Federal Reserve Observes Economic Slowdown, Potentially Mitigating Effects of Reduced Interest Rates
Historical trends reveal that significant reductions in interest rates during downturns in commercial real estate often precede further dips in prices. The 2001 economic downturn, triggered by decreased business investment spending, did not encompass a broad commercial real estate downturn.
Chad Littell of CoStar Analytics reports on January 3, 2024, at 8:23 PM, that a much-awaited cycle of interest rate reductions might commence as soon as March 2024, according to some Wall Street analysts. Although a decrease in the Federal Reserve's policy rate might be a relief for the commercial real estate sector, historically, asset prices have not always smoothly adjusted to such changes.
The intricacy of cutting interest rates and the underlying reasons for these projected cuts provide insights into potential developments this year.
At its December meeting, the Federal Reserve's policy-making body shifted from its previous "higher-for-longer" approach, entertaining the idea of rate cuts for the first time in years. As Fed Chair Jerome Powell expressed, “Our policy rate is likely at or near its peak for this tightening cycle.”
However, Powell's comments at the December press conference went further, indicating, "Recent indicators suggest that growth of economic activity has slowed significantly from the robust pace seen in the third quarter.”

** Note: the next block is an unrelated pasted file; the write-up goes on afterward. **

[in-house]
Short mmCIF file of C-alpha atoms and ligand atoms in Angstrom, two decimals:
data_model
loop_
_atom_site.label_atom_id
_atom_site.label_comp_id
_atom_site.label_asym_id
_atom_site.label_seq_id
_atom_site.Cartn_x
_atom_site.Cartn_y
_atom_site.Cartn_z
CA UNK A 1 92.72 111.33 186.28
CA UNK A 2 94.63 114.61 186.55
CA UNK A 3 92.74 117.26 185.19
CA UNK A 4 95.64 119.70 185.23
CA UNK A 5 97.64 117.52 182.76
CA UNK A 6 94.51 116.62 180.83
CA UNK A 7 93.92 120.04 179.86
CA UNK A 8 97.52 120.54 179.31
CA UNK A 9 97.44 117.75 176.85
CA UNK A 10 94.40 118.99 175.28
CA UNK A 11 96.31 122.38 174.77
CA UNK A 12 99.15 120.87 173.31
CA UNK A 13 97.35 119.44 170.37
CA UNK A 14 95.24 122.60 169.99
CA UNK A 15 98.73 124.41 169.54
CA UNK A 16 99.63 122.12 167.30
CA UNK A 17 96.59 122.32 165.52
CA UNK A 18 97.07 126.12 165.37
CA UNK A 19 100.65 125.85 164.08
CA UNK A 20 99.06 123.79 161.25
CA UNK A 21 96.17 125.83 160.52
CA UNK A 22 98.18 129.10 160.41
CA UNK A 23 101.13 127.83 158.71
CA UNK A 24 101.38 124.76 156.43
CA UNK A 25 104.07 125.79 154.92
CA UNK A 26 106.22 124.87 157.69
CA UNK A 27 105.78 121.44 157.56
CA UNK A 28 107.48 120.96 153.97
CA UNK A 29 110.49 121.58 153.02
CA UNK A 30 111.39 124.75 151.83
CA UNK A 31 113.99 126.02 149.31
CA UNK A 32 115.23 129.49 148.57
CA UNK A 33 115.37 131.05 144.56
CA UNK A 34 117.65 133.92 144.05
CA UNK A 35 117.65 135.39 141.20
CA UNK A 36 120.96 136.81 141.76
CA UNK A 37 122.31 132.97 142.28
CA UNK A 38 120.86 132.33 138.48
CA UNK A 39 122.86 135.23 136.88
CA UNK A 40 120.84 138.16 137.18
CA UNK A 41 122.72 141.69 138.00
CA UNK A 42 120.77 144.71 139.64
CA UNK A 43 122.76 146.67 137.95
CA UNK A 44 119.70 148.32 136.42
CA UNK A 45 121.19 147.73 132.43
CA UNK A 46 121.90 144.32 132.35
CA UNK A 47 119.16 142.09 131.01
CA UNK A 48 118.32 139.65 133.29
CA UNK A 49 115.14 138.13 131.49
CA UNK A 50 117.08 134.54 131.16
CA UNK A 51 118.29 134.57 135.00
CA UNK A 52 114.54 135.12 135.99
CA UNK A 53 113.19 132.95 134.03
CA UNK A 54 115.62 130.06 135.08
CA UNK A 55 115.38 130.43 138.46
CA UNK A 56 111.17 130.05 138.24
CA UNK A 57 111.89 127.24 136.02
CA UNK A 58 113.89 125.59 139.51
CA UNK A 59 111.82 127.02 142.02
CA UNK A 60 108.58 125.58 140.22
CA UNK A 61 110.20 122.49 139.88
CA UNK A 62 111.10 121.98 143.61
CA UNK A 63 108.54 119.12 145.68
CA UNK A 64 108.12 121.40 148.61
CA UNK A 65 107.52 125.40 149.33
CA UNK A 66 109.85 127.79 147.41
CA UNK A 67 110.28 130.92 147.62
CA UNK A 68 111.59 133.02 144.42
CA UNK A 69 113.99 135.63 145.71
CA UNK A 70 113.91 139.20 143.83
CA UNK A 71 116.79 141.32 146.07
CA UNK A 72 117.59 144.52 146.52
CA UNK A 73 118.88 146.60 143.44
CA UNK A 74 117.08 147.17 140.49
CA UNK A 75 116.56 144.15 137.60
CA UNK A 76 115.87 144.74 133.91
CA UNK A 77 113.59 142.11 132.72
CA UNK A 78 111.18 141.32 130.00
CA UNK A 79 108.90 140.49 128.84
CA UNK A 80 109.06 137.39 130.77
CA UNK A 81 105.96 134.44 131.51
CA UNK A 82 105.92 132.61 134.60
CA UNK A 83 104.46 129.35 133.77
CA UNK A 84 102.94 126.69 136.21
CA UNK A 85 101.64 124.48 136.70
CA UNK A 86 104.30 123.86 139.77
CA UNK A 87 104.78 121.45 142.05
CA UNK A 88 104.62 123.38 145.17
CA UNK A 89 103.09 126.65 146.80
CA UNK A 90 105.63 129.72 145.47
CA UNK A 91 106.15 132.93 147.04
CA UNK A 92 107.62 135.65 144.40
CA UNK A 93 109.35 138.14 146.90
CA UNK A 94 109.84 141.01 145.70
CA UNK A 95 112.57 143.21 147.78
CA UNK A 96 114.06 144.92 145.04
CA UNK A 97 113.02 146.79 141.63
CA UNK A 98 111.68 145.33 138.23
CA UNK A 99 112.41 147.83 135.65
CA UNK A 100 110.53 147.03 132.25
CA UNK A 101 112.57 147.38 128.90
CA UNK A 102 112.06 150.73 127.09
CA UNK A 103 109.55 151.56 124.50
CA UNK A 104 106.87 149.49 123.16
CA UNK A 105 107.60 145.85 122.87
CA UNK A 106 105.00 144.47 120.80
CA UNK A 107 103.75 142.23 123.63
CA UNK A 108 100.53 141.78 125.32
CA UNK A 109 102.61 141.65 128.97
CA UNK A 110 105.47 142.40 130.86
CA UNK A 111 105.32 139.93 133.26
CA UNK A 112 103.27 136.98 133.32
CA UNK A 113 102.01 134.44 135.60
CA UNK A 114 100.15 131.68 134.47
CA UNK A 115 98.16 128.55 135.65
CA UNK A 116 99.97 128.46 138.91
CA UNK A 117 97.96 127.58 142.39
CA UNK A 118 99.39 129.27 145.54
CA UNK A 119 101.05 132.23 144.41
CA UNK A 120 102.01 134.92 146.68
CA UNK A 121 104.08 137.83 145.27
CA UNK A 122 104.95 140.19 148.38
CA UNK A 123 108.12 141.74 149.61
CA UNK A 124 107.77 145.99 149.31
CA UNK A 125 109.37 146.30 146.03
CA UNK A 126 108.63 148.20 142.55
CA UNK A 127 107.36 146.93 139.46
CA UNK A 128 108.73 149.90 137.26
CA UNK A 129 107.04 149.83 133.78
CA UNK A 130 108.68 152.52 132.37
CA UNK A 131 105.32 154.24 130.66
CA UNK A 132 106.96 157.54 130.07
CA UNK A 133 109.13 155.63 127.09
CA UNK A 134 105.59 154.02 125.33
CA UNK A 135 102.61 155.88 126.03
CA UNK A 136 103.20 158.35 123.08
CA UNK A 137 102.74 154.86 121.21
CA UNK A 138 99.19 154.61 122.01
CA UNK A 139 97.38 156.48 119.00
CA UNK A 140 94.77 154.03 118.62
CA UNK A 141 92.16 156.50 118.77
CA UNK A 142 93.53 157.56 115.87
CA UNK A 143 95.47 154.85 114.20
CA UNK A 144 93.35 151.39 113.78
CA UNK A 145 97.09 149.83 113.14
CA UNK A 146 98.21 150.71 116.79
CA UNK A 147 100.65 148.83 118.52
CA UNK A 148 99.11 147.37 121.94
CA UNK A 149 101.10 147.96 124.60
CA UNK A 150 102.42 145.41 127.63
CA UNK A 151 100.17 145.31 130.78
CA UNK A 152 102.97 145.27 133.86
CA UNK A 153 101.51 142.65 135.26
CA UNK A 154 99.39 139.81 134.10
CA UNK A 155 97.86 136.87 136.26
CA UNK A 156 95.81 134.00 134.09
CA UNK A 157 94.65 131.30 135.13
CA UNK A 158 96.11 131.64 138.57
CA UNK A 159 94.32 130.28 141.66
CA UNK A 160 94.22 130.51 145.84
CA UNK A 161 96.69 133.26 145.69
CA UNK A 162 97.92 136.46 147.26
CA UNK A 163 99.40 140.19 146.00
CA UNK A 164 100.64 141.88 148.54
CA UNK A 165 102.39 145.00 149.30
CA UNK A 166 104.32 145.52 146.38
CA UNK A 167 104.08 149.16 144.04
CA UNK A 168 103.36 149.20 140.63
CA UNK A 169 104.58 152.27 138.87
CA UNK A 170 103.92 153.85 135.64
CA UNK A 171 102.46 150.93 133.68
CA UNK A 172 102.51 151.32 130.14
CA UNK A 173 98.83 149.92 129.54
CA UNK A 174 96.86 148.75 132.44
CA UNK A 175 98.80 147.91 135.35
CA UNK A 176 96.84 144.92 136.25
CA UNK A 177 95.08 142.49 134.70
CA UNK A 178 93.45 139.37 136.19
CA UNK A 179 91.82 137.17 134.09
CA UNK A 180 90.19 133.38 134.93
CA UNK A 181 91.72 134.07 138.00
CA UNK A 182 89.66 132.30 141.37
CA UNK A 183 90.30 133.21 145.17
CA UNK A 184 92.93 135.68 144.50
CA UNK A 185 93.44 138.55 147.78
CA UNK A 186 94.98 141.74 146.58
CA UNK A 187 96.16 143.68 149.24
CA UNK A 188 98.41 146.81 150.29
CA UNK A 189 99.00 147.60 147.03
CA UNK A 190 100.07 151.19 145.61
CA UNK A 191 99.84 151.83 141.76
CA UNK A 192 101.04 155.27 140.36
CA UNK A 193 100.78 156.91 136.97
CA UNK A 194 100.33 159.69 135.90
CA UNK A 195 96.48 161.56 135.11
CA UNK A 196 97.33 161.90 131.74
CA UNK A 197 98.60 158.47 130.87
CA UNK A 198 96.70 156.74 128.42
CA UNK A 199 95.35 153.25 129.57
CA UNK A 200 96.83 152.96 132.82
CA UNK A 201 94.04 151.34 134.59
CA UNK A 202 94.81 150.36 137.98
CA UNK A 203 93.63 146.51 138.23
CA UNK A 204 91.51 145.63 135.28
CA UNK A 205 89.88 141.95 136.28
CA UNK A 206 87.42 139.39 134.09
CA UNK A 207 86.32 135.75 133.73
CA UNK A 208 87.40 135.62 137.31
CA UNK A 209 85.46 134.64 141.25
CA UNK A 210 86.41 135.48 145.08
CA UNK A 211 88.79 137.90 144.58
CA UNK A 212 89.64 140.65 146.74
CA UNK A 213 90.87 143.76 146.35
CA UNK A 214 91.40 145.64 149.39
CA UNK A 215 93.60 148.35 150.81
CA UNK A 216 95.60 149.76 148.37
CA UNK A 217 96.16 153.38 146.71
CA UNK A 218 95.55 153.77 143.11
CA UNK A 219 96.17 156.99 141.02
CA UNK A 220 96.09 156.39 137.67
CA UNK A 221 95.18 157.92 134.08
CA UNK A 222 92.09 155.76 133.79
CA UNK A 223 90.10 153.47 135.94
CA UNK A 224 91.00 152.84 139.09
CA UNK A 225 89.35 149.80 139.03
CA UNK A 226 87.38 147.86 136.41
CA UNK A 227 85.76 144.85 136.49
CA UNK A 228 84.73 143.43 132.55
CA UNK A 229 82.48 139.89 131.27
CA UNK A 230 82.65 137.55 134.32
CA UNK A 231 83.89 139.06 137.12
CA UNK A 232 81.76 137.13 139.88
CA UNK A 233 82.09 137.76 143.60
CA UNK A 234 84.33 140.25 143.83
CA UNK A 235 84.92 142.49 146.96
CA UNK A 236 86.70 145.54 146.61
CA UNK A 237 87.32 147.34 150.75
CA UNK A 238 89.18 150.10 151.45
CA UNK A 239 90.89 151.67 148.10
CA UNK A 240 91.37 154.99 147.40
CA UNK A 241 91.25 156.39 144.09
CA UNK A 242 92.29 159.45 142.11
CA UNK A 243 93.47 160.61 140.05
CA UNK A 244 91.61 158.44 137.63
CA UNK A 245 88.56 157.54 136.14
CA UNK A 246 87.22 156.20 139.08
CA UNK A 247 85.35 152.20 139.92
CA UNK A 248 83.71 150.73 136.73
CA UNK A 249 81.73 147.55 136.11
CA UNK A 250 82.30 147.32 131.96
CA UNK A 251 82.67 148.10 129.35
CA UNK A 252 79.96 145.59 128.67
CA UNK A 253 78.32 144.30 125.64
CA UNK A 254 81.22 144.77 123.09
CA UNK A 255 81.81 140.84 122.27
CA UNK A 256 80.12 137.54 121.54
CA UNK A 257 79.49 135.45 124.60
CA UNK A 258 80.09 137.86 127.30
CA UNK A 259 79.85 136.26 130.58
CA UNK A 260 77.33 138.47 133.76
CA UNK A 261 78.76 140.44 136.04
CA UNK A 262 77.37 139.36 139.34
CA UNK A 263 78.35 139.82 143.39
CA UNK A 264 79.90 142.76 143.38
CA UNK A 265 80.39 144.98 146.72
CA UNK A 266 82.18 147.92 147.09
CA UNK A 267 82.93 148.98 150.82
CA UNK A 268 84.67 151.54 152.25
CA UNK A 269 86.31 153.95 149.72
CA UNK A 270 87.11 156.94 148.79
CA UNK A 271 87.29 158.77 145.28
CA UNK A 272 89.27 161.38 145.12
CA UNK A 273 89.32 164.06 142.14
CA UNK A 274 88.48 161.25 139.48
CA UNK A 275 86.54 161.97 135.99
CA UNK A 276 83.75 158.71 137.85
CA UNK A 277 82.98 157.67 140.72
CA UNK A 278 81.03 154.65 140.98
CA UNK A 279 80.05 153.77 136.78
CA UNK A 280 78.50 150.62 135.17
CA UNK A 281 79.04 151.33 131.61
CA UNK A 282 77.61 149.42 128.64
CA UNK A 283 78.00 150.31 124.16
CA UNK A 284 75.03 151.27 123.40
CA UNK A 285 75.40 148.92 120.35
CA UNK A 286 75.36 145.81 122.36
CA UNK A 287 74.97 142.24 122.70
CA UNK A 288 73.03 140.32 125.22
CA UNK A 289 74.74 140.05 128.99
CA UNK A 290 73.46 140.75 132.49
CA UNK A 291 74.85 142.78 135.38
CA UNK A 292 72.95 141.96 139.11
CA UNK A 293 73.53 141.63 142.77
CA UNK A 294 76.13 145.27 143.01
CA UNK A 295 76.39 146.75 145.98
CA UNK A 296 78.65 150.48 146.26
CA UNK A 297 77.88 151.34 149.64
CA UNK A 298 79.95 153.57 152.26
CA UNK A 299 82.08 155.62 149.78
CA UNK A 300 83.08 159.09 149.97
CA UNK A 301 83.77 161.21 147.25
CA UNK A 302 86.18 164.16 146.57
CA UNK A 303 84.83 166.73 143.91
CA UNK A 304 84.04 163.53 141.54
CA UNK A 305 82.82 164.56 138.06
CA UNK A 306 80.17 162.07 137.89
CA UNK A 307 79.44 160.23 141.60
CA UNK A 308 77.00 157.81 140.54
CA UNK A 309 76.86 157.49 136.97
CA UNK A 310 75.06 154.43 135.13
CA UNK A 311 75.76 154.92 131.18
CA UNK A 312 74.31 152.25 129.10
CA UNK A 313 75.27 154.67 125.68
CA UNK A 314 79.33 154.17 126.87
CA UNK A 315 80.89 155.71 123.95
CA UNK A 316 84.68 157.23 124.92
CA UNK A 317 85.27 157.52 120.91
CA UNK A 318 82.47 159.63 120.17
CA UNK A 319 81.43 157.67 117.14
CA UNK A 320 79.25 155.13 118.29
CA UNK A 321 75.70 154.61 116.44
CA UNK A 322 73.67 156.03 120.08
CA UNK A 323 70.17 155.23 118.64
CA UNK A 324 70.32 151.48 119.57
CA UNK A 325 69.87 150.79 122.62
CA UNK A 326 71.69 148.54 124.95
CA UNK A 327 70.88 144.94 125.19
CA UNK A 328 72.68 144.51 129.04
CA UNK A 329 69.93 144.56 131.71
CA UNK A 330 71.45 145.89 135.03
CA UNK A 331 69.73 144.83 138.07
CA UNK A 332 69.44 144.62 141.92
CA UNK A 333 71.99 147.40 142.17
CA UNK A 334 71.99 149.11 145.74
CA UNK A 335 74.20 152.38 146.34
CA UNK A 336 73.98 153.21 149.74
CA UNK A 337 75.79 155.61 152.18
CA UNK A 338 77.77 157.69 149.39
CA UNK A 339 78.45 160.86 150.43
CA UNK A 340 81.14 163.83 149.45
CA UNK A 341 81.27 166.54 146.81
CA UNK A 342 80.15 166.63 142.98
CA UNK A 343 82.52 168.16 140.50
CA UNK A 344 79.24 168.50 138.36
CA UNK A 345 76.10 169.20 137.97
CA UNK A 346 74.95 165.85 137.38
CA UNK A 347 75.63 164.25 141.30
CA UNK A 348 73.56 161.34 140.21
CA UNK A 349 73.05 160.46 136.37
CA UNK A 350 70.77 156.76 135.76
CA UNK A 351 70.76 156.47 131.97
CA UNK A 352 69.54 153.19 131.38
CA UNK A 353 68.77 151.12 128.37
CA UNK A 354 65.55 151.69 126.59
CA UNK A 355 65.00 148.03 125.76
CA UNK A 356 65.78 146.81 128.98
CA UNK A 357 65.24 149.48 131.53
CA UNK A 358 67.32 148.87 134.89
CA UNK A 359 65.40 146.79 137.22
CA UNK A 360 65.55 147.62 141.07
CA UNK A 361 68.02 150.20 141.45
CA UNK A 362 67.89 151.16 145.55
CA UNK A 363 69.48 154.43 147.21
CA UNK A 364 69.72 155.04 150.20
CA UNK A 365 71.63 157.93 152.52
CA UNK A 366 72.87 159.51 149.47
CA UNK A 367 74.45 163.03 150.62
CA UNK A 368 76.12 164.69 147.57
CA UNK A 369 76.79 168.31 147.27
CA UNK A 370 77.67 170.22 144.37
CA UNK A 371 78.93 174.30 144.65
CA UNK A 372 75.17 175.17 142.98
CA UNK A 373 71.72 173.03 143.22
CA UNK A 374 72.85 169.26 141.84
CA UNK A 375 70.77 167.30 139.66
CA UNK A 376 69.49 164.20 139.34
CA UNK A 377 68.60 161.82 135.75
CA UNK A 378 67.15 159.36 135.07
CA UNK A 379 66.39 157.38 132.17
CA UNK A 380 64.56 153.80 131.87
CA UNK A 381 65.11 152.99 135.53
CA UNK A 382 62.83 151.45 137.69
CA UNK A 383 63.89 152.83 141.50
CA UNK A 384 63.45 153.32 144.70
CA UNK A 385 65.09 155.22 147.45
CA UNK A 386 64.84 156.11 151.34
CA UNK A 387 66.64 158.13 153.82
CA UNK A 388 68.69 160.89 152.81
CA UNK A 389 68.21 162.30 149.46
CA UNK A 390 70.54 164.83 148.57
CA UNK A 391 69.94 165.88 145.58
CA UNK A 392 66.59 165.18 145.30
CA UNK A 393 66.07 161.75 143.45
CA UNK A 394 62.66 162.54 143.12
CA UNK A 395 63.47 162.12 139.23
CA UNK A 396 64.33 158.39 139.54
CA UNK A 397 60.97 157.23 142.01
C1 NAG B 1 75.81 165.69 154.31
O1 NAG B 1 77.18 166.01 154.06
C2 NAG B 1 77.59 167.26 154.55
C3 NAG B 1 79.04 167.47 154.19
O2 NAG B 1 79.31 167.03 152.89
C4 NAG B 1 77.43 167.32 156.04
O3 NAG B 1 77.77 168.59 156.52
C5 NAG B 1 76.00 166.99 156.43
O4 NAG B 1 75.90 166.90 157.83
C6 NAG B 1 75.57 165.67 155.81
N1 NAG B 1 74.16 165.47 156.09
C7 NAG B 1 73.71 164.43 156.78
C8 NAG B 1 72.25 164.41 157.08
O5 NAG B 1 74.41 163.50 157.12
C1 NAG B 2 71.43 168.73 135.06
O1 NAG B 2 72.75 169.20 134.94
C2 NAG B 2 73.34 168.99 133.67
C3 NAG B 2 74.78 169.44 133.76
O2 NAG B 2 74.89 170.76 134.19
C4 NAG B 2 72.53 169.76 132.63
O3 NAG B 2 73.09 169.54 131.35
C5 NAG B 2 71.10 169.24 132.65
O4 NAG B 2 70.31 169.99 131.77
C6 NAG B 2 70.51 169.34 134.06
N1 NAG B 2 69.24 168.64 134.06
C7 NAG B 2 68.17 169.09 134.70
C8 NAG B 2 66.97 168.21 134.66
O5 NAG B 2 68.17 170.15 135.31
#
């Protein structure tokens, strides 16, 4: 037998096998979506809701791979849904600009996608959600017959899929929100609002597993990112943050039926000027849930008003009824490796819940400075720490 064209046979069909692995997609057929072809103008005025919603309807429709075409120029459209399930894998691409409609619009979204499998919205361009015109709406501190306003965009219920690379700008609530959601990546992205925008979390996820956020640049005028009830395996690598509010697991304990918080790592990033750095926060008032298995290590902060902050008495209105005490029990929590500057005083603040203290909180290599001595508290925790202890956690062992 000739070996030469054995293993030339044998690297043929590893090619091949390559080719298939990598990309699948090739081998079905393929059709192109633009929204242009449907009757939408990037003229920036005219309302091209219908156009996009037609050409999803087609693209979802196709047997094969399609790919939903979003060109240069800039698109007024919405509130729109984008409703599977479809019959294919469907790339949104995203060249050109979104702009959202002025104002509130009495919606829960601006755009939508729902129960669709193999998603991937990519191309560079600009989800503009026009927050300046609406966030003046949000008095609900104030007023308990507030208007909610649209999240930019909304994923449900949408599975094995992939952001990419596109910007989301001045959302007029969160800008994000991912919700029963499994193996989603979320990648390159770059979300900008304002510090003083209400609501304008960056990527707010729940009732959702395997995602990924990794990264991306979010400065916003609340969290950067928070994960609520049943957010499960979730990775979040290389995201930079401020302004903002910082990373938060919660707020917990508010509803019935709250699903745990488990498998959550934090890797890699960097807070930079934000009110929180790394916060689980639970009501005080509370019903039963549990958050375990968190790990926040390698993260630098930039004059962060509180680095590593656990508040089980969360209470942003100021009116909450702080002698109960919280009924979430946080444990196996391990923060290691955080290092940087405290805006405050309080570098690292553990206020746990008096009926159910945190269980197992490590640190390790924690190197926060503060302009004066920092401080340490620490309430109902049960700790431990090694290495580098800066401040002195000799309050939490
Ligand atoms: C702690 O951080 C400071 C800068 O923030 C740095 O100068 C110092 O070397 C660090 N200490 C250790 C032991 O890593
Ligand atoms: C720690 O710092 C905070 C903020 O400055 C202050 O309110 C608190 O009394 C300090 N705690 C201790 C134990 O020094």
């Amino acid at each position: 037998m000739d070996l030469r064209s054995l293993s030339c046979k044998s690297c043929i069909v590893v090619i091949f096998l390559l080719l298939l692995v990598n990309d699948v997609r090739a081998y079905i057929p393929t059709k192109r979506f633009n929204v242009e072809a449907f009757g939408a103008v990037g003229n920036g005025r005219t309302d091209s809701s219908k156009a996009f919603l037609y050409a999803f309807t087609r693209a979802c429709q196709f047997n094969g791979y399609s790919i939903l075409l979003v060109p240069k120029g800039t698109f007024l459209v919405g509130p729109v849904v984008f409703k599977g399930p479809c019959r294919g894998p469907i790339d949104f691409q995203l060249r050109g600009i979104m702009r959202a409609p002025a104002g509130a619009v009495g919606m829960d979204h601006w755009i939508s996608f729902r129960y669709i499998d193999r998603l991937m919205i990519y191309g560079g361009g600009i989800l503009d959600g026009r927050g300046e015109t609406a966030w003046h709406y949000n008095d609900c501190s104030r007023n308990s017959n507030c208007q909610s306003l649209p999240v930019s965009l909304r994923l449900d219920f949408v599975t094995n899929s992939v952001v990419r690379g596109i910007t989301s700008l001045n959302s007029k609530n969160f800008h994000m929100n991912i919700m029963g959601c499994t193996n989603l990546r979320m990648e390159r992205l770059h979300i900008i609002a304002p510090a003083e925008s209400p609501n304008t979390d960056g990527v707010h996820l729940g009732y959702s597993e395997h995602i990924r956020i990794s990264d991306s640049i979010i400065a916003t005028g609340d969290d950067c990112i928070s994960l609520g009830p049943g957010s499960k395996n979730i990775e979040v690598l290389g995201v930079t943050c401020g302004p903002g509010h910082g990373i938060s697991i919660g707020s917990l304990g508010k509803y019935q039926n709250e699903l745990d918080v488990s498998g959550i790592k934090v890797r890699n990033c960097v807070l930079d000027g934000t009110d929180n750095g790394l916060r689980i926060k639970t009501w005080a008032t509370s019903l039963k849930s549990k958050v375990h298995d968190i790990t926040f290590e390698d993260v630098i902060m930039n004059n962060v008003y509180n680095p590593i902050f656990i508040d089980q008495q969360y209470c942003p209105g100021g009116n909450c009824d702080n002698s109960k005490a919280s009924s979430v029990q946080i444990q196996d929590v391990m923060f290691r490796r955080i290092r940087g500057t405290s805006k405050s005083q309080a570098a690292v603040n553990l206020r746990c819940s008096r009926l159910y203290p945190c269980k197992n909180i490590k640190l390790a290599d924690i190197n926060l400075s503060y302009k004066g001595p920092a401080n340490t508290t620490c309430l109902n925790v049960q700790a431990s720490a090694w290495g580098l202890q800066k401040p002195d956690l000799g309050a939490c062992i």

This observation implies that the Fed is considering factors beyond inflation in its policy rate decisions, with a more thoughtful approach to the economy's trajectory.
Market expectations, as indicated by the CME FedWatch Tool, forecast six 25-basis-point rate reductions next year, targeting a range of 3.75% to 4%. This is a drop of approximately 150 basis points from the current range of 5.25% to 5.5%, surpassing the Federal Open Market Committee's own projections of a mid-to-upper 4% rate by the end of 2024.
Since the 1950s, there have been 17 instances where the Fed lowered its policy rate by over 100 basis points in a short span. Out of these, 13 coincided with a recession. In two cases where rate cuts did not lead to a recession, in the 1960s and 1970s, the policy rate eventually increased significantly within the following 12 to 18 months, exacerbating the interest rate issue.
The other two instances were consecutive rate-cutting periods in the mid-1980s. Different from the previous scenarios, interest rates continued to decrease throughout much of that decade, marked by an average real Gross Domestic Product (GDP) growth of 4.4%.
Today's economic landscape differs significantly from that of the 1980s, particularly in terms of economic growth expectations.
The Congressional Budget Office predicts an average annual real GDP growth of 2% over the next decade, assuming a smooth economic transition. Powell anticipates a cooling in growth for the upcoming year.
Economic growth fuels positive net absorption, or the net change in occupancy. As absorption slows down, along with a consistent influx of new projects in 2024 and 2025, interest rates may lose their dominant influence on commercial real estate prices that they've held in recent years. Instead, the focus for commercial real estate in the near future might shift towards maintaining net income over reducing capital costs.
If Powell’s projections of a cooling economy in the coming year materialize similarly to the early 1990s and late 2000s, vacancy rates may rise alongside continually increasing operating expenses. This scenario could challenge income preservation efforts and often leads to reduced asset valuations.
Source: Chad Littell, CoStar, MMCG